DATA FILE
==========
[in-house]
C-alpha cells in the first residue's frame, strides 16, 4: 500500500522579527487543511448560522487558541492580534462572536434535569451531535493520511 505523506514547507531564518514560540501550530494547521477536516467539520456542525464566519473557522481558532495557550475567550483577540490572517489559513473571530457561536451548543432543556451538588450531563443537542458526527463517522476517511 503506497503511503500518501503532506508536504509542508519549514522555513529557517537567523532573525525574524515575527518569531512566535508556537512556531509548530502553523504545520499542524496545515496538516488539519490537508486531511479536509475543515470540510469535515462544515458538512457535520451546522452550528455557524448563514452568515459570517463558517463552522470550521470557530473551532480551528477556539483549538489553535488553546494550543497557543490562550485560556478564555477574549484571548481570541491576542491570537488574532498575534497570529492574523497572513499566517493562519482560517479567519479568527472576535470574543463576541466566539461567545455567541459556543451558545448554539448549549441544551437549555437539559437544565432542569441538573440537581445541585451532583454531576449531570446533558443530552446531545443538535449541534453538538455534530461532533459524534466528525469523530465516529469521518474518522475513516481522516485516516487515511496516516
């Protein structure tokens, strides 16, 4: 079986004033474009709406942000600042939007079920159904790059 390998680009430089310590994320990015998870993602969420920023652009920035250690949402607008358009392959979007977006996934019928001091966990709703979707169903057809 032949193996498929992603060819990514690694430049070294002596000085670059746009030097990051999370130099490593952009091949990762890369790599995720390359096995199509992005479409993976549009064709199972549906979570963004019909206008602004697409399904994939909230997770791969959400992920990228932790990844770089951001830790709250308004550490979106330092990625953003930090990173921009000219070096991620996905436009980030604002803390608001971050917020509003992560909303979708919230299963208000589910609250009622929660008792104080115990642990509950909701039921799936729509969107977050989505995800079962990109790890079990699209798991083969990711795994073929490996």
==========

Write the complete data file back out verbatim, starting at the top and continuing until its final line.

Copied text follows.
[in-house]
C-alpha cells in the first residue's frame, strides 16, 4: 500500500522579527487543511448560522487558541492580534462572536434535569451531535493520511 505523506514547507531564518514560540501550530494547521477536516467539520456542525464566519473557522481558532495557550475567550483577540490572517489559513473571530457561536451548543432543556451538588450531563443537542458526527463517522476517511 503506497503511503500518501503532506508536504509542508519549514522555513529557517537567523532573525525574524515575527518569531512566535508556537512556531509548530502553523504545520499542524496545515496538516488539519490537508486531511479536509475543515470540510469535515462544515458538512457535520451546522452550528455557524448563514452568515459570517463558517463552522470550521470557530473551532480551528477556539483549538489553535488553546494550543497557543490562550485560556478564555477574549484571548481570541491576542491570537488574532498575534497570529492574523497572513499566517493562519482560517479567519479568527472576535470574543463576541466566539461567545455567541459556543451558545448554539448549549441544551437549555437539559437544565432542569441538573440537581445541585451532583454531576449531570446533558443530552446531545443538535449541534453538538455534530461532533459524534466528525469523530465516529469521518474518522475513516481522516485516516487515511496516516
């Protein structure tokens, strides 16, 4: 079986004033474009709406942000600042939007079920159904790059 390998680009430089310590994320990015998870993602969420920023652009920035250690949402607008358009392959979007977006996934019928001091966990709703979707169903057809 032949193996498929992603060819990514690694430049070294002596000085670059746009030097990051999370130099490593952009091949990762890369790599995720390359096995199509992005479409993976549009064709199972549906979570963004019909206008602004697409399904994939909230997770791969959400992920990228932790990844770089951001830790709250308004550490979106330092990625953003930090990173921009000219070096991620996905436009980030604002803390608001971050917020509003992560909303979708919230299963208000589910609250009622929660008792104080115990642990509950909701039921799936729509969107977050989505995800079962990109790890079990699209798991083969990711795994073929490996």